Clinton's Case for Strong Government
"Our constitution was designed by people who were idealistic, not ideological," writes Bill Clinton in his new book, Back to Work. "There's a big difference." Clinton writes that Republicans and Democrats need to work together to find solutions, but accuses Republicans of being unable to consider any solution that doesn’t fit a strict ideological dogma summarized in three simple words: Government is bad. "Fervent insistence on an ideology makes evidence, experience and argument irrelevant," Clinton writes. "If you possess the absolute truth, those who disagree are, by definition, wrong, and evidence of success or failure is irrelevant."
Networks of Cooperation
Democrats are not always right, and Republicans are not always wrong, Clinton writes. His point is that "the antigovernment paradigm blinds us to possibilities that lie outside its ideological litmus tests and prevents us from creating new networks of cooperation." For Clinton, these networks of private, public and non-profits sectors are the key to finding solutions to the problems faced by the U.S. and the world. He sees the power of this kind of non-partisan, non-ideological cooperation in the success of his foundation and the Clinton Global Initiative. "Instead of focusing on our differences, we come together to build a world of shared opportunities and shared responsibilities," he writes. "Whenever possible, we collaborate with both government and the private sector to do things better, faster, and at lower costs."
In Back to Work, Clinton offers 46 specific proposals intended to increase bank lending and corporate investment and create more well-paying jobs. Some proposals would free up money through measures such as reducing corporate taxes, which are higher in the U.S. than in other countries.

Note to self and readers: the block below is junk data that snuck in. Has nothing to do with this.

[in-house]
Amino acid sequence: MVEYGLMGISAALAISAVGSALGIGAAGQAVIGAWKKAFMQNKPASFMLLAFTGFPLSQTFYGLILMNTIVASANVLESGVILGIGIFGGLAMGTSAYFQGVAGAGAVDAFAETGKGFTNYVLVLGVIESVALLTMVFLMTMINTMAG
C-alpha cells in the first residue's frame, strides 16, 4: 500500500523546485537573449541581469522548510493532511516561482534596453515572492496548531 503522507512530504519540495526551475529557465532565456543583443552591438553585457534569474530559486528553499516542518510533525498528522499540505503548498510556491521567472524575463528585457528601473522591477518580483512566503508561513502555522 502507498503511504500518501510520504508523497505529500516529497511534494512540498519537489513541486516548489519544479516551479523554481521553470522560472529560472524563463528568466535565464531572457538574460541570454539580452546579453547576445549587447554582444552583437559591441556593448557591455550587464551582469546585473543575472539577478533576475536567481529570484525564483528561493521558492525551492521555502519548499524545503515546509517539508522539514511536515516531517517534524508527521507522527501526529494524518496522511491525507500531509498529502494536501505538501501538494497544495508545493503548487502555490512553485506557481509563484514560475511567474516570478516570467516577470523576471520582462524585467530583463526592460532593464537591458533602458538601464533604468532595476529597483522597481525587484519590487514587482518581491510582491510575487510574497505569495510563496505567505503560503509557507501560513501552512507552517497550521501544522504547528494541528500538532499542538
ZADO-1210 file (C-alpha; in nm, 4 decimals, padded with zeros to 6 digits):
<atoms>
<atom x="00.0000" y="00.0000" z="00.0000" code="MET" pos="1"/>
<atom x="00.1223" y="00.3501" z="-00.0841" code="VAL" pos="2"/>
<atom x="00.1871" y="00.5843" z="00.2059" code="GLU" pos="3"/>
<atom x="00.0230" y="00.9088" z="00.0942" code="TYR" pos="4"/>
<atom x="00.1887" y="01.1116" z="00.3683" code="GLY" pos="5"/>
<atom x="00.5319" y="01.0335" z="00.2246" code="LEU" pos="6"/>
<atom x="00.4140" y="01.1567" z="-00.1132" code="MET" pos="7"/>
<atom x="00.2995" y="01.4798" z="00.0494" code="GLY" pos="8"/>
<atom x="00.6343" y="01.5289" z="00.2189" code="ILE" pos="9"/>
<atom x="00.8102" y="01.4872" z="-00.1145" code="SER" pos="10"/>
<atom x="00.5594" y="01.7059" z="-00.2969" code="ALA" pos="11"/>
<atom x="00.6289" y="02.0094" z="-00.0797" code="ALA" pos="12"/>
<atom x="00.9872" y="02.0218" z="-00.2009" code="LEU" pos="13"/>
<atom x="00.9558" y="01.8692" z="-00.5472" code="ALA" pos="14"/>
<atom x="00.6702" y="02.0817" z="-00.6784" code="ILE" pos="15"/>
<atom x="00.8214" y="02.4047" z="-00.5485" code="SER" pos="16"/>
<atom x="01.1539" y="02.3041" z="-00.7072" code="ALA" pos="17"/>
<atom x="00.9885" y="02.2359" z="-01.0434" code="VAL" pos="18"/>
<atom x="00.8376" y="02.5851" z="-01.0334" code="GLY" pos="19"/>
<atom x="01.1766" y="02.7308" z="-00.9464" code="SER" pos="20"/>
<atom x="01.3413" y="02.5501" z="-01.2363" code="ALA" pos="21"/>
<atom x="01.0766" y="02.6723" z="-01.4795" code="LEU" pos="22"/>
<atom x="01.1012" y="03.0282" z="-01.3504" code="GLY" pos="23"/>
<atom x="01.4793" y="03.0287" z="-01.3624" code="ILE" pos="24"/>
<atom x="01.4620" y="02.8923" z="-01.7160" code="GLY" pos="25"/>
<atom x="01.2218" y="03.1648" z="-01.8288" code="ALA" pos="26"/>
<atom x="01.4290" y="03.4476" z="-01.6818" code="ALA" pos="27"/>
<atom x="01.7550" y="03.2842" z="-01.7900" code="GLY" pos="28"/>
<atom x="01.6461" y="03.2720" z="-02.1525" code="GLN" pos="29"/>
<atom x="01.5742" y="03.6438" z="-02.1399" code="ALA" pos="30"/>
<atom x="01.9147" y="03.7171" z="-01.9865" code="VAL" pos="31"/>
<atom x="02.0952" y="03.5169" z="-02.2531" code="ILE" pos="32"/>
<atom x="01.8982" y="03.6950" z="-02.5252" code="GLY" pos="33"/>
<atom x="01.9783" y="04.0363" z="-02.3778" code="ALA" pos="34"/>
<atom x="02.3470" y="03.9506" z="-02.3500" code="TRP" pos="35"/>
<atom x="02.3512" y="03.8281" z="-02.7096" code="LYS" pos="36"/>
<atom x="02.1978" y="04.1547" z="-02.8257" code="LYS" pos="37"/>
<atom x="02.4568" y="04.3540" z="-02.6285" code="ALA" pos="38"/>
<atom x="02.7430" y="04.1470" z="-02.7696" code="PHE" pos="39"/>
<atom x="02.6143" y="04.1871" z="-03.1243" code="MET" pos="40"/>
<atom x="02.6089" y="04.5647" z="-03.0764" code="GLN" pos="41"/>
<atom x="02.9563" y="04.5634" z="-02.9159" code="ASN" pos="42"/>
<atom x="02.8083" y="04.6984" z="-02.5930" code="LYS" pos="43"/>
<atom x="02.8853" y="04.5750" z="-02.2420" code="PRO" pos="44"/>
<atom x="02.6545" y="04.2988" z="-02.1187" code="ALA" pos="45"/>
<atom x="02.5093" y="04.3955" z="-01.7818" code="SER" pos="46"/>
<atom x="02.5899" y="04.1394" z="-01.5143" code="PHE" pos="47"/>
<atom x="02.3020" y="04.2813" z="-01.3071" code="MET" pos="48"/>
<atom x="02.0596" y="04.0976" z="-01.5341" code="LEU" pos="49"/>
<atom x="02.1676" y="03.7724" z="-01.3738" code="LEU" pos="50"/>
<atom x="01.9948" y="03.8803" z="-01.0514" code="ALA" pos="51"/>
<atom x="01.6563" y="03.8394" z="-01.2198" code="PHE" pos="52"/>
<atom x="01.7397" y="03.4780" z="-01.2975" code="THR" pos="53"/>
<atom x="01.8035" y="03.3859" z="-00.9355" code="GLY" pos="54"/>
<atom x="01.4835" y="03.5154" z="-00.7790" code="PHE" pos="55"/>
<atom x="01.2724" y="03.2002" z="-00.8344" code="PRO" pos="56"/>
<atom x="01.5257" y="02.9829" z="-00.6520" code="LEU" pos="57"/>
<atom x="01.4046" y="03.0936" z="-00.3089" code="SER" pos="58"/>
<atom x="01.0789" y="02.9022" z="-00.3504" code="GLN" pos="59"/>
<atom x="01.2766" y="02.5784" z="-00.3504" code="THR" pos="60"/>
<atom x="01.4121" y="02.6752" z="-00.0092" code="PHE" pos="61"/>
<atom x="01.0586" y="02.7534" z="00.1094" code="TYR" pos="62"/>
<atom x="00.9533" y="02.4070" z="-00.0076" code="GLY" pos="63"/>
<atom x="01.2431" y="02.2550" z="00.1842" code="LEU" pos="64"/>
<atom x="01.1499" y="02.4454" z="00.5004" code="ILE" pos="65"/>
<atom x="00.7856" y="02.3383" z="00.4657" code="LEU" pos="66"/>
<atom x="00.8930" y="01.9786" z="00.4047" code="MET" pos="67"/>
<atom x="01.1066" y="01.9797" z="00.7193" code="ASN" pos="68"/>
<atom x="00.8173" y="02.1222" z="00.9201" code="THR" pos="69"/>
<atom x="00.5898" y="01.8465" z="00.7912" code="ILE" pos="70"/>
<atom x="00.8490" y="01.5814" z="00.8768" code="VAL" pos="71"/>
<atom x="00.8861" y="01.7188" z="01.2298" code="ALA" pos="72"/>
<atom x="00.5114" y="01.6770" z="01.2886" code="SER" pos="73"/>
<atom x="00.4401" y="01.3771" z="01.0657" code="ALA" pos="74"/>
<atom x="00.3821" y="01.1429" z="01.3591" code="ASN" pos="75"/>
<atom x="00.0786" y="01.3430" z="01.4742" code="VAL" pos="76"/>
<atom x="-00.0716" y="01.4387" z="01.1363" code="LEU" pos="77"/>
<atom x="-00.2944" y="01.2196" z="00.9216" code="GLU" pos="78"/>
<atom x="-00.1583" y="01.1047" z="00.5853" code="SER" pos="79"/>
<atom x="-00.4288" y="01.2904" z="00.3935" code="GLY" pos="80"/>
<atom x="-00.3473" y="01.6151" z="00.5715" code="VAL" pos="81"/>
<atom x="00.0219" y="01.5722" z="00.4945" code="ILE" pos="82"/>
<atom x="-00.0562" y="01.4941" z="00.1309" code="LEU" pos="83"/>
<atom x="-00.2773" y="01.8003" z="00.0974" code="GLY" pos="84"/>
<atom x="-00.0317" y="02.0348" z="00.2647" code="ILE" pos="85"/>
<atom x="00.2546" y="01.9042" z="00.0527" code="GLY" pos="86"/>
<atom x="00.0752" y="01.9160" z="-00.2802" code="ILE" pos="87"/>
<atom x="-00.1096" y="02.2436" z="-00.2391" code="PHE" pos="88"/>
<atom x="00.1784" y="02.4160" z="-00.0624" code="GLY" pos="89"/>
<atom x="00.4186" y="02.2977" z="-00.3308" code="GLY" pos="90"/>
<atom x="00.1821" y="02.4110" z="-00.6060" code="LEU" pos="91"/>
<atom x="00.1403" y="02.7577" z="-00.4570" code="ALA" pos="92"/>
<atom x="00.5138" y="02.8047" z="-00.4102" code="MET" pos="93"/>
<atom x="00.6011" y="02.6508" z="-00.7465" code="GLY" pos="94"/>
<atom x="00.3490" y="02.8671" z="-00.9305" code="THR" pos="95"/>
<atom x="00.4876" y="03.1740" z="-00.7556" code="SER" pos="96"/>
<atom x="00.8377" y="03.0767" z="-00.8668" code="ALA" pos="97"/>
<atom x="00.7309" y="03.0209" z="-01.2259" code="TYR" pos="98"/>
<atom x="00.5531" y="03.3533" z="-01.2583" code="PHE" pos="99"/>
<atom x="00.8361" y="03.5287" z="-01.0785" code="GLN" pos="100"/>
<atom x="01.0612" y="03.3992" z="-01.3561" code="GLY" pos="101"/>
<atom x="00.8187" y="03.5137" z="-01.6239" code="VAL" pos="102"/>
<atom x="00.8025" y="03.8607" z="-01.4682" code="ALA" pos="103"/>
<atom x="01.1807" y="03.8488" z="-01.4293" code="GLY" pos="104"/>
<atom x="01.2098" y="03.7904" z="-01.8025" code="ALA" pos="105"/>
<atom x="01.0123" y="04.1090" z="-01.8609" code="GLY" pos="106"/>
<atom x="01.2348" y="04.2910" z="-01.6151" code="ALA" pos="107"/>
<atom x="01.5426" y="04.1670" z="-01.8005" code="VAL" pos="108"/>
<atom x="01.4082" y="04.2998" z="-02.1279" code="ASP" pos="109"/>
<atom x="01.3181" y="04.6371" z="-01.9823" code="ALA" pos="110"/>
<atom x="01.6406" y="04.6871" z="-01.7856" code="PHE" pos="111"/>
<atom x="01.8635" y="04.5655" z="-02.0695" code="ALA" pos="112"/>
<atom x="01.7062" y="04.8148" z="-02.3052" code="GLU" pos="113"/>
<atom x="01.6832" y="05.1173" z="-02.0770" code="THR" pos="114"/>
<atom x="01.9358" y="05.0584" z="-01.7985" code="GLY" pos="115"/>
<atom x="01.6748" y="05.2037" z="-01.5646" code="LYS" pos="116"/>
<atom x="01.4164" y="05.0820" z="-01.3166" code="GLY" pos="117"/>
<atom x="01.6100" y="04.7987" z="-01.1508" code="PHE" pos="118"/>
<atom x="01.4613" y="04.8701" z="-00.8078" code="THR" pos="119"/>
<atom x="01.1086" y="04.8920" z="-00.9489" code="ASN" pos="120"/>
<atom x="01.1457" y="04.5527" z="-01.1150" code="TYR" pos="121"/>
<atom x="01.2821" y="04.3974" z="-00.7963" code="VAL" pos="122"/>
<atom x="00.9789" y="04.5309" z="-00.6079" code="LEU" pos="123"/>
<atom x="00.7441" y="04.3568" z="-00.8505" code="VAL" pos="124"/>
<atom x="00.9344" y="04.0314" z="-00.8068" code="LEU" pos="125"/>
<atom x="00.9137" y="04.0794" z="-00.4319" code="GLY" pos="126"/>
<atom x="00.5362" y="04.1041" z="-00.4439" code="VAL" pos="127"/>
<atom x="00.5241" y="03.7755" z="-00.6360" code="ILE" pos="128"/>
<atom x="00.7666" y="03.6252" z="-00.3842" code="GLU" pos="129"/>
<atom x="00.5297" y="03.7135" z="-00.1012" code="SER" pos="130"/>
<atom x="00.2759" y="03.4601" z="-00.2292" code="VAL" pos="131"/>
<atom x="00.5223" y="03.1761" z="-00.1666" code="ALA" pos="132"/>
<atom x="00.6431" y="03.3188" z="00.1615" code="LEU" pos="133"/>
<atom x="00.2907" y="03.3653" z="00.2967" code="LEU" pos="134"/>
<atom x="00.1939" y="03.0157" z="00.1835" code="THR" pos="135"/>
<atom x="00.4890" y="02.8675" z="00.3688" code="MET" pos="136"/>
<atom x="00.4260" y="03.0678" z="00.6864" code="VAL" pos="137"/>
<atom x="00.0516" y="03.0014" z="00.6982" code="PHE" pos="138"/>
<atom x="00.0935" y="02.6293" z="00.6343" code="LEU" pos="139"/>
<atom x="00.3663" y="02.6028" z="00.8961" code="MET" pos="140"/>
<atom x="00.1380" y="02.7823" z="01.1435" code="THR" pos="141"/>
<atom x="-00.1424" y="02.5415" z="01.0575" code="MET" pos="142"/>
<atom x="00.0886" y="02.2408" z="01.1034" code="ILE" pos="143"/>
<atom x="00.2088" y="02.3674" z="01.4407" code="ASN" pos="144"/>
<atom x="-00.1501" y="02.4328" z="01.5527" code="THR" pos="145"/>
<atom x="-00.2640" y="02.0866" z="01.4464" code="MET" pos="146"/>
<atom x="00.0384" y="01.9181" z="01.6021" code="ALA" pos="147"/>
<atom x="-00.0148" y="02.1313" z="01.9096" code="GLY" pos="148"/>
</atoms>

A New Attitude
For partisan Democratic readers, Clinton effectively demonstrates through charts, statistics and even history (the transcontinental railroad and the highway system are two examples of transformational government investment) that the elimination of government is not the one and simple solution to all problems. Partisan Republican readers, however, will probably not be convinced by the former President’s arguments and solutions, any more than they were convinced by his successful efforts to eliminate the deficit and reduce the debt. There are always two interpretations for every fact — the reason for the emotional, frustrating battles witnessed in Washington.
However, naysayers have been betting against the United States for more than 200 years, and they’ve always been proven wrong, Clinton writes. Continuing to prove them wrong requires, first and foremost, a new attitude. "Success in the 21st century requires Americans to be curious enough to learn from countries that are doing important things better than we are, humble enough to listen and to learn from Americans who disagree with us, smart enough to realize that shared prosperity is a better formula for success and happiness than ‘you’re on your own,’ and big enough to admit we’re all going to be wrong once in a while." With recent polls showing him as America’s most popular politician, there is perhaps no one better positioned to help America move to a renewed sense of unity, cooperation and compromise.
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